Another way to think of generating the Daughters is to think of this as a matrix of transposition, rotating the points 90° to read them in a different direction. Instead of seeing the points of the Mothers as four sets of four rows, think of them as being entries in a 4×4 grid. (This makes the most sense if we generated each row of points of the Mothers separately, like with the stick-and-surface method, where we put each new entry in this grid from top to bottom and from right to left, in that order). If we read the columns of this grid, we get the Mothers; if we read the rows, we get the Daughters. This should show that the Daughters aren’t necessarily “new” figures, as they’re composed of the same original points as the Mothers are, just in a different order, and why the Daughters are placed in the same overall row of the Shield Chart (being “roots” of the rest of the chart, as we’ll show in a bit).

Following either way of thinking, the figures we get for the four Daughters based on our earlier Mothers (Populus, Populus, Puella, and Via) are Fortuna Maior, Tristitia, Fortuna Maior, and Fortuna Maior. Fortuna Maior is produced from reading the Fire rows of the four Mother figures from right to left (two, two, one, one), Tristitia from the Air rows (two, two, two, one), Fortuna Maior again from the Water rows (two, two, one, one), and Fortuna Maior again from the Earth rows (two, two, one, one). Once these figures are made, we put them into the four Daughter fields of our Shield Chart:

Now that we have our four Mother figures and our four Daughter figures, we then proceed to making the Nieces of the chart in the next row. As the structure of the Shield Chart suggests, each Niece figure is a combination of the two figures above it, such that the First Niece is a combination of the First and Second Mothers, the Second Niece a combination of the Third and Fourth Mothers, the Third Niece a combination of the First and Second Daughters, and the Fourth Niece a combination of the Third and Fourth Daughters. This process of combination that we use is what we call geomantic addition (some Arabic geomancers say multiplication, but the idea is the same either way).

When I say “addition”, I kinda mean it and kinda don’t: the process of adding two figures together to get a third is, in some ways, the heart of the process of developing figures from a line consisting of a random number of points as we do in the stick-and-surface method of generating figures. When we cross off the points two-by-two until either one or two points are left in the stick-and-surface method of generating figures, what we’re doing is seeing whether the total number of points in that line is odd or even; if it’s even, the resulting row in that figure will have two points, and if it’s odd, the resulting row in that figure will have one point. When we add two figures, the same logic holds: we combine the total number of points between the same respective rows between two figures, and if it’s even (whether two or four), the resulting row of the final figure will have two points, and if it’s odd (i.e. three points), the resulting row of the final figure will have one point. Thus, consider the figures Fortuna Maior and Acquisitio:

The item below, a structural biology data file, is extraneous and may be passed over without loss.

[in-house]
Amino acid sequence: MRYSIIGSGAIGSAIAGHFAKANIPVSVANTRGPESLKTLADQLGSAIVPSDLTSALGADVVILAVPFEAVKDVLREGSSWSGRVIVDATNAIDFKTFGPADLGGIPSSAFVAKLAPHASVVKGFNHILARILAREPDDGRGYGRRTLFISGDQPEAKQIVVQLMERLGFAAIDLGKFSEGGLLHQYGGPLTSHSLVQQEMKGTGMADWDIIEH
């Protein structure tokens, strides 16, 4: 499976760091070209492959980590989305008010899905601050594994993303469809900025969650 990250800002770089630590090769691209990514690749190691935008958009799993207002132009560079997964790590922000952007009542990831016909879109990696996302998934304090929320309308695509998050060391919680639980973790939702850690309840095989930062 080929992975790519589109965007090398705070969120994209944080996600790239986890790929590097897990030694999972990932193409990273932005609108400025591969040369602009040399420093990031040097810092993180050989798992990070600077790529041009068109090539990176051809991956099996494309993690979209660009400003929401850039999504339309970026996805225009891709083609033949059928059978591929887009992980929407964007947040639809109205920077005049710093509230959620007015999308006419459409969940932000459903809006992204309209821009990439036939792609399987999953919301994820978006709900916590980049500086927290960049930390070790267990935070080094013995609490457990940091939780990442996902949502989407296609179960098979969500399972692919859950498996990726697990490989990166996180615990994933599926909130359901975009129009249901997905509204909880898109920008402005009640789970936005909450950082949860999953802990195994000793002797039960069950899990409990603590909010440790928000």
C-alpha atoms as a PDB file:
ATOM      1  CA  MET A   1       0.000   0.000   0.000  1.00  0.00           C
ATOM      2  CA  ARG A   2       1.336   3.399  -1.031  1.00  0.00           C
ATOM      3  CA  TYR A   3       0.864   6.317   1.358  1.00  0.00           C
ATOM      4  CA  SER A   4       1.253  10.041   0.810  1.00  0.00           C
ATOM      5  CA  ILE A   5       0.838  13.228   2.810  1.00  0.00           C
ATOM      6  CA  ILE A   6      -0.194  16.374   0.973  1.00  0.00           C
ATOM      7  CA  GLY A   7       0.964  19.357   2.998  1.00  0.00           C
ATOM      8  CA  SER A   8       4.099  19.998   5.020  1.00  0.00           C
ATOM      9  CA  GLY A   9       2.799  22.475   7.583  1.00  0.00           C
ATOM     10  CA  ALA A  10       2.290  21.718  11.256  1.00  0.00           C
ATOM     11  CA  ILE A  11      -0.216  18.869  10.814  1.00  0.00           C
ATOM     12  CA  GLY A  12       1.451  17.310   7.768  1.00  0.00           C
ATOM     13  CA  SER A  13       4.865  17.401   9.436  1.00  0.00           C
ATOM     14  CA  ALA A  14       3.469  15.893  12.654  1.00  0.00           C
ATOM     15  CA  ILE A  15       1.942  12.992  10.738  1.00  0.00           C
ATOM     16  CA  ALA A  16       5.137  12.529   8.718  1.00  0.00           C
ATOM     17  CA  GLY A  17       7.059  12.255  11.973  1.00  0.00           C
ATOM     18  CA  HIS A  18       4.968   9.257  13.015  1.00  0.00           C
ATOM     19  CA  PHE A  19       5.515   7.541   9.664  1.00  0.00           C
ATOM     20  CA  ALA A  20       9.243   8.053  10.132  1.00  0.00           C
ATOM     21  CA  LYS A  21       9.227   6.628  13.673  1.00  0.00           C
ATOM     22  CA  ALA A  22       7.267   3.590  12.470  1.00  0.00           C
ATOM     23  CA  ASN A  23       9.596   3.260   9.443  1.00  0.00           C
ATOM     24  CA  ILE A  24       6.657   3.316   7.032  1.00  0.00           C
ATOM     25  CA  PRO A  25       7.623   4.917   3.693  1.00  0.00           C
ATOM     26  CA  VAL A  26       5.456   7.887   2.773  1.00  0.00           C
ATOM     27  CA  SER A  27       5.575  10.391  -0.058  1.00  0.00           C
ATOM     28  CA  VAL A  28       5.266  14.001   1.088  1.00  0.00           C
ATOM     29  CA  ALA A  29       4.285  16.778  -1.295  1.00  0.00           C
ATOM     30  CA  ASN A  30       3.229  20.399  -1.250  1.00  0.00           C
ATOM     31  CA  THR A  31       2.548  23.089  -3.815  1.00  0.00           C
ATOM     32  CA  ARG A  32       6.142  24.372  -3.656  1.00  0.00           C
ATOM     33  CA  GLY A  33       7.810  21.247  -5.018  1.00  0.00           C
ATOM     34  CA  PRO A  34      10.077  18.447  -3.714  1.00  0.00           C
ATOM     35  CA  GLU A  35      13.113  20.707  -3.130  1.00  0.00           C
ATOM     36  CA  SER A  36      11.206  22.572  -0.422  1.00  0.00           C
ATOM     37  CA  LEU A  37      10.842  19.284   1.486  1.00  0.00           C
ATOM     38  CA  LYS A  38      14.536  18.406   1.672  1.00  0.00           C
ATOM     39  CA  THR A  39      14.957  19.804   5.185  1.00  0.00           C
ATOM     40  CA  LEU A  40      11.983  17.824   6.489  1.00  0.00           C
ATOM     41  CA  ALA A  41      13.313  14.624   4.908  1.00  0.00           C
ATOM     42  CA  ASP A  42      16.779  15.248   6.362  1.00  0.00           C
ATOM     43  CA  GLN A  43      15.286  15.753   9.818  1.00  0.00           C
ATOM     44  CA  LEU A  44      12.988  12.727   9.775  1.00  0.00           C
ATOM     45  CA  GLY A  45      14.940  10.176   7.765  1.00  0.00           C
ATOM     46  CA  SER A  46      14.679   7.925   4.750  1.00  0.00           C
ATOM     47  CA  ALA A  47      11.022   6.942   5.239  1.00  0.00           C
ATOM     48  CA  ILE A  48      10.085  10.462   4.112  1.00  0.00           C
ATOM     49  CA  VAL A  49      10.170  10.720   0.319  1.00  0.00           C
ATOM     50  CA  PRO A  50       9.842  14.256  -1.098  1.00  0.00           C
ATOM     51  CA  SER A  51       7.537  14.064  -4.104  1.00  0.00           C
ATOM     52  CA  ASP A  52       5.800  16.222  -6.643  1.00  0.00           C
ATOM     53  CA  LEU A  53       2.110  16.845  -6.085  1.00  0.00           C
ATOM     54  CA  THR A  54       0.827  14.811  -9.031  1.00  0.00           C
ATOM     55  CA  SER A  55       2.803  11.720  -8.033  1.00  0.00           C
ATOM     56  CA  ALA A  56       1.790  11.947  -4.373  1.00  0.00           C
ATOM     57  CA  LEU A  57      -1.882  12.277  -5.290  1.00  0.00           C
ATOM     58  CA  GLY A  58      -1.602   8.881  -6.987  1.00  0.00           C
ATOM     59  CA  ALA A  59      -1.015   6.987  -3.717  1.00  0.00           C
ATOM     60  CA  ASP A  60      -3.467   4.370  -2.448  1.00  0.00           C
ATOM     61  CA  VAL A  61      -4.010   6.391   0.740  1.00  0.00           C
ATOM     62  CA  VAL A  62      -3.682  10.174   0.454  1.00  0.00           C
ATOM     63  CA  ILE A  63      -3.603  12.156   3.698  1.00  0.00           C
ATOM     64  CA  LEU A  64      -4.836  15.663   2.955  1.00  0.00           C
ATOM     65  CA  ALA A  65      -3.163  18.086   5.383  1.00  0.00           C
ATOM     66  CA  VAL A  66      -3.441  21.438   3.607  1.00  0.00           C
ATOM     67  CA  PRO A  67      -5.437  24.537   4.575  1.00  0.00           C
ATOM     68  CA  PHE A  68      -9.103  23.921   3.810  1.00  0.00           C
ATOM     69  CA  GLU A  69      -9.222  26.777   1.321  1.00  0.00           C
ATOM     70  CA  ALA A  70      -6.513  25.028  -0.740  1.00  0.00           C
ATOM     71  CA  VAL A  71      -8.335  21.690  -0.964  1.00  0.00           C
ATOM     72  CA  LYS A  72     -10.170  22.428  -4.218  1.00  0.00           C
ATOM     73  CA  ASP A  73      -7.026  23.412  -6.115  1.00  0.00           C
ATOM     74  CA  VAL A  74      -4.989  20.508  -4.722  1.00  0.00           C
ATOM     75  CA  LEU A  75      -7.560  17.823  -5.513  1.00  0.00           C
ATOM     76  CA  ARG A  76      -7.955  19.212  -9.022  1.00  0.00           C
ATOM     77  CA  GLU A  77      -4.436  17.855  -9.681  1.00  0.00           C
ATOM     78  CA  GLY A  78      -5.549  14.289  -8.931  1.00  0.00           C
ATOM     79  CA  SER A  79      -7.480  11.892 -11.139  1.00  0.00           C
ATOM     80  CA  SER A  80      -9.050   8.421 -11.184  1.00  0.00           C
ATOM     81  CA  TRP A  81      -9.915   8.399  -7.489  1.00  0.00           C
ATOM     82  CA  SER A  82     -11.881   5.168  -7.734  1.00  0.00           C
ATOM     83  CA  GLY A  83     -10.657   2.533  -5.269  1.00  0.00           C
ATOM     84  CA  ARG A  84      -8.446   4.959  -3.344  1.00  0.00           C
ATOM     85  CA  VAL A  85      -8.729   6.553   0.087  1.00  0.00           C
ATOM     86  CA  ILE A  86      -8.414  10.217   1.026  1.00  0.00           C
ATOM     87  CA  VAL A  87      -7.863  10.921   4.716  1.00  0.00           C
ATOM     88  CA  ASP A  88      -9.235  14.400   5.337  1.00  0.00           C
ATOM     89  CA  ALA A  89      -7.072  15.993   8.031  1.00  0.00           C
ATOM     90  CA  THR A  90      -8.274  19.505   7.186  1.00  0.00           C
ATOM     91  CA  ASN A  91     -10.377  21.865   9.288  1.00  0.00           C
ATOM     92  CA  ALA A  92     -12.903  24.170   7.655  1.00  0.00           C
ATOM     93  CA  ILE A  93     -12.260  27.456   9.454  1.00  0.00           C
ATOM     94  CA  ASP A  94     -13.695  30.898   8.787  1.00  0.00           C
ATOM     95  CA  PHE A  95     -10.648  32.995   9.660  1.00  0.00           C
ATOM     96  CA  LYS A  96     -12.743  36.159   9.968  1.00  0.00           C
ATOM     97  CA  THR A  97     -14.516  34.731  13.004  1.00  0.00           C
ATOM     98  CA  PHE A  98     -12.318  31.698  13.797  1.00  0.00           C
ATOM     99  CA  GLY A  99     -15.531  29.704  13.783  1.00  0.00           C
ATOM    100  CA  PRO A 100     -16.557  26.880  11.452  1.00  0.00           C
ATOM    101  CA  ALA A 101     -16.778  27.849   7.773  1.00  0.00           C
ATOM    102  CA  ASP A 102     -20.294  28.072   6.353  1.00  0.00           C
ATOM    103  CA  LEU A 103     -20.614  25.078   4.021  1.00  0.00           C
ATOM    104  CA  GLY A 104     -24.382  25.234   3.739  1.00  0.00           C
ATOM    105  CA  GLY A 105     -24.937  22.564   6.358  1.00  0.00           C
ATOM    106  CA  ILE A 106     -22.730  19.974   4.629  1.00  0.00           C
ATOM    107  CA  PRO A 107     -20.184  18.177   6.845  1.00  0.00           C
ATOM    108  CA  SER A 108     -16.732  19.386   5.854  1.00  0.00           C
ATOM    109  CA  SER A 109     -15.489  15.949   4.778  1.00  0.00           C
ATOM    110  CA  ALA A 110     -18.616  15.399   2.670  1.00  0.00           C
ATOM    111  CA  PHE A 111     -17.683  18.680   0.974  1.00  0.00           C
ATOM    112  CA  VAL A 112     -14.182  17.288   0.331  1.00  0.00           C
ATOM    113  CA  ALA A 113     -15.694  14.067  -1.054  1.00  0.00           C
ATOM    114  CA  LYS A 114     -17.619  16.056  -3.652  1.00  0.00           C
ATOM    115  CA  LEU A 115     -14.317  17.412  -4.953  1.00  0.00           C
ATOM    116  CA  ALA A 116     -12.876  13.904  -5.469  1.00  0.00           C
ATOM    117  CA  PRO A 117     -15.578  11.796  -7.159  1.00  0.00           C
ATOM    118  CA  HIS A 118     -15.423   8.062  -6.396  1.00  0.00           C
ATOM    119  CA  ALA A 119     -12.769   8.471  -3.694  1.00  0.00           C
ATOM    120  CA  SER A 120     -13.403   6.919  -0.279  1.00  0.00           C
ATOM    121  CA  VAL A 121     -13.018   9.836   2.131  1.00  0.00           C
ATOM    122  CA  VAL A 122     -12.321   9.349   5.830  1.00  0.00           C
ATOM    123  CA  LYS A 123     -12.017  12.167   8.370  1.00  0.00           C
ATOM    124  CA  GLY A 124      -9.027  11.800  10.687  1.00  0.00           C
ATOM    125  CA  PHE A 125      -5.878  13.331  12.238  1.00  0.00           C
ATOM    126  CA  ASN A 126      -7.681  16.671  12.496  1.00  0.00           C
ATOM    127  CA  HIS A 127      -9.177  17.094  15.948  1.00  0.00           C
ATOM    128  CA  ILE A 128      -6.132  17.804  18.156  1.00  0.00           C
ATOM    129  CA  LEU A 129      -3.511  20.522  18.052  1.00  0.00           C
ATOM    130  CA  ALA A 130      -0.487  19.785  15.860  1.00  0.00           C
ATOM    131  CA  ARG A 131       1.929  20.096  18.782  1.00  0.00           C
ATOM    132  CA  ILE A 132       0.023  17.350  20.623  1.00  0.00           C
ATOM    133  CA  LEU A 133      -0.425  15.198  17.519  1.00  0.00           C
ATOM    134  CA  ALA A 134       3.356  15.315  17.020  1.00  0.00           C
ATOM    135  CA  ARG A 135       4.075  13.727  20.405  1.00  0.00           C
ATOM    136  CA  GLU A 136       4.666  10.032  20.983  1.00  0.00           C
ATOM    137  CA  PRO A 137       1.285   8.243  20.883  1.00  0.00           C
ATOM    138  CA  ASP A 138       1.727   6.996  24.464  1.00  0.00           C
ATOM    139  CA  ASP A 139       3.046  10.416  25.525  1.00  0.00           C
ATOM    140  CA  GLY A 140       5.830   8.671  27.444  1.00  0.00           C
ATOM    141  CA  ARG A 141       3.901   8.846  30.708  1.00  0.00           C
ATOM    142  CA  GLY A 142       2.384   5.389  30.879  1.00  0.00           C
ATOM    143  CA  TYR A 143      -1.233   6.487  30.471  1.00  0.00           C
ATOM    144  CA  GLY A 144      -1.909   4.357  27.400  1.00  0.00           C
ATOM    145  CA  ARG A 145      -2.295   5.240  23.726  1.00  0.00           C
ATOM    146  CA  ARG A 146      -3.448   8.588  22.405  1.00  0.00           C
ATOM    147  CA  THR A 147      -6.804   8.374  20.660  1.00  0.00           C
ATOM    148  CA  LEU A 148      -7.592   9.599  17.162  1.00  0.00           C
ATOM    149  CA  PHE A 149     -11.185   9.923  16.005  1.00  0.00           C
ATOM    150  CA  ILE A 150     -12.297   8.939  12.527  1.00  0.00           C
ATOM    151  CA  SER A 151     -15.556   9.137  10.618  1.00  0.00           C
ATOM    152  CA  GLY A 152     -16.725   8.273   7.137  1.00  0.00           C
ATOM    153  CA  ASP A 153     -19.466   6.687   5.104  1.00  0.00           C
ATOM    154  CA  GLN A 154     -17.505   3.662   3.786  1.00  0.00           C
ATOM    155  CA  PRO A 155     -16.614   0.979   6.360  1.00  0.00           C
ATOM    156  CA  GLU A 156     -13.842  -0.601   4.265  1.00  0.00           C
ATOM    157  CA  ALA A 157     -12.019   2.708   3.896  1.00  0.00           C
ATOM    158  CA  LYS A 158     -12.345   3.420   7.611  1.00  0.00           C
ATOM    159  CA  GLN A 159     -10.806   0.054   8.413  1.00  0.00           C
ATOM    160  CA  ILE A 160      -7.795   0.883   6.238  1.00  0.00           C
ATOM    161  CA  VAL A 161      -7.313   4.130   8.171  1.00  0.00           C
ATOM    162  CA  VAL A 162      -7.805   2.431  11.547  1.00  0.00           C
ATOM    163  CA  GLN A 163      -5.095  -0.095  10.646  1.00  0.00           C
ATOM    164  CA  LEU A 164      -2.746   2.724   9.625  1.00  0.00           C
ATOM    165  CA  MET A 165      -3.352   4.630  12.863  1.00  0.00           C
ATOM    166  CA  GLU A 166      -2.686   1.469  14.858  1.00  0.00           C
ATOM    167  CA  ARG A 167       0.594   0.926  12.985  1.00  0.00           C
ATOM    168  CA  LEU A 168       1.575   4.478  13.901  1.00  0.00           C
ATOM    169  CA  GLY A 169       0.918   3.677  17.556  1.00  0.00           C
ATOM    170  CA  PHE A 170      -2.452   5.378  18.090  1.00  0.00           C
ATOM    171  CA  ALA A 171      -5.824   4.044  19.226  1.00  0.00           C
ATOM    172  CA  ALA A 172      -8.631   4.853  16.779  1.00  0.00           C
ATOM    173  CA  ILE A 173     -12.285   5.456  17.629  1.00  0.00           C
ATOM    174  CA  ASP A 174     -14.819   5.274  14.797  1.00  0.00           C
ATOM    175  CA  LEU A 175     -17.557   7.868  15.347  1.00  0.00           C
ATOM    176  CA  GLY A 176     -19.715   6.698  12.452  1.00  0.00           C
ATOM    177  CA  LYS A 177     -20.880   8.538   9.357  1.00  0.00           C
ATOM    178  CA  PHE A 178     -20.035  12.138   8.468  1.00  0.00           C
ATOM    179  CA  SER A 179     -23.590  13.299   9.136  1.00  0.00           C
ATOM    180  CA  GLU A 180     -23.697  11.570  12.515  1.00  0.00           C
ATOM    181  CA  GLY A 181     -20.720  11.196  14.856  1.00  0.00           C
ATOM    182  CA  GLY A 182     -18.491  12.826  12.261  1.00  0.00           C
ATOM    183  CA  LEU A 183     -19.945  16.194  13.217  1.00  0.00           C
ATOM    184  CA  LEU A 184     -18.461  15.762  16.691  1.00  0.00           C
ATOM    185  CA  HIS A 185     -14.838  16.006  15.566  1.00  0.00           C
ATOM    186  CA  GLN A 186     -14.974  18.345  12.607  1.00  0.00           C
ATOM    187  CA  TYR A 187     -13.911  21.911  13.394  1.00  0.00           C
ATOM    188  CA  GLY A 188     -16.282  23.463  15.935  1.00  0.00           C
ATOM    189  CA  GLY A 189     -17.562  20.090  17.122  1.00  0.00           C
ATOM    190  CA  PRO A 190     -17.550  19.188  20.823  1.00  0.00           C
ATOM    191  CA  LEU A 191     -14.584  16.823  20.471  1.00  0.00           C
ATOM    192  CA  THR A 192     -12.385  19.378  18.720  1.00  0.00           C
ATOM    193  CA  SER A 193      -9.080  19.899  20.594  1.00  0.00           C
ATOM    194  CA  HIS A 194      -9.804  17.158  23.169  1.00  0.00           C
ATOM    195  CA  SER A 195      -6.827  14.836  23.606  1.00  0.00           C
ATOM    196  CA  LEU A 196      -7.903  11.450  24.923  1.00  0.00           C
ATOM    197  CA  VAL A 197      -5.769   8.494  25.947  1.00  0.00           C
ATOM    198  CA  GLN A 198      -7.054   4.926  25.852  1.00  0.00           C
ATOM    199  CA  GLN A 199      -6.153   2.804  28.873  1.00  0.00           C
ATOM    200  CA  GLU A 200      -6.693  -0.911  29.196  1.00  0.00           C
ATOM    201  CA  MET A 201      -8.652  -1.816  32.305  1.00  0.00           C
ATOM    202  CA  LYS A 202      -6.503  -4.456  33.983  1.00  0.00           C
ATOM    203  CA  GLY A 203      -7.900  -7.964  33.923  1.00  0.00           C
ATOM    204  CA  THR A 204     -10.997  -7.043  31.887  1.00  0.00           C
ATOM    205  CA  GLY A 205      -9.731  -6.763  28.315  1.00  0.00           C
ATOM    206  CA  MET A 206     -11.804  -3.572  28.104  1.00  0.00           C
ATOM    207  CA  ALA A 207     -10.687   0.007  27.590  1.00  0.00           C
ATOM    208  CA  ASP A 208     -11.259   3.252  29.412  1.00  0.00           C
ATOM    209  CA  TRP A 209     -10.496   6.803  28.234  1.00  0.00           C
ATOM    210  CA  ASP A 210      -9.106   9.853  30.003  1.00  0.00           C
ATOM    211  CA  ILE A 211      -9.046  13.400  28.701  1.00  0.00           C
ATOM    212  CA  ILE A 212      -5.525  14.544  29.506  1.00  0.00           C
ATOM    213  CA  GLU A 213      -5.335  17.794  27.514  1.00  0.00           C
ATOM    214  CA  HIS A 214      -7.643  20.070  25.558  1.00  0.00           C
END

• The Fire row of Fortuna Maior and the Fire row of Acquisitio both have two points in each. 2 + 2 = 4, so we “reduce” four by crossing off two (using the stick-and-surface method) to end up with two points in the Fire row of the resulting figure.
  • The Air row of Fortuna Maior has two points, while that of Acquisitio has one point. 2 + 1 = 3, so we “reduce” three to one by crossing off two to end up with one point in the Air row of the resulting figure.
  • The Water row of Fortuna Maior has one point, while that of Acquisitio has two points. 1 + 2= 3, so we “reduce” three to one by crossing off two to end up with one point in the Water row of the resulting figure.
  • The Earth row of Fortuna Maior and the Earth row of Acquisitio both have one point in each. 1 + 1 = 2, which we don’t need to reduce, so the Earth row of the resulting figure has two points.

Thus, if we add Fortuna Maior and Acquisitio together, we get the resulting figure of Coniunctio:

Another way to think of this process is the logical exclusive or (XOR) function. Given two inputs that can either be true (single point in geomantic terms) or false (double point), the resulting function will output true if both values are different, i.e. only one is true and the other is false; in cases where both are true or both are false, the output will be false. In geomantic terms, the resulting row of a figure produced through geomantic addition will have two points if both the corresponding rows of its parent figures are the same (both odd or both even), and will have one point if they differ (one odd and one even, or vice versa).

With geomantic addition understood, we can make the rest of the Shield Chart. As noted above, a Niece is produced by adding together the two figures immediately above it:

Continuing our example from earlier, we add together the following figures to make their corresponding Nieces:

  • First Mother + Second Mother = First Niece → Populus + Populus = Populus
  • Third Mother + Fourth Mother = Second Niece → Puella + Via = Rubeus
  • First Daughter + Second Daughter = Third Niece → Fortuna Maior + Tristitia = Albus
  • Third Daughter + Fourth Daughter = Fourth Niece → Fortuna Maior + Fortuna Maior = Populus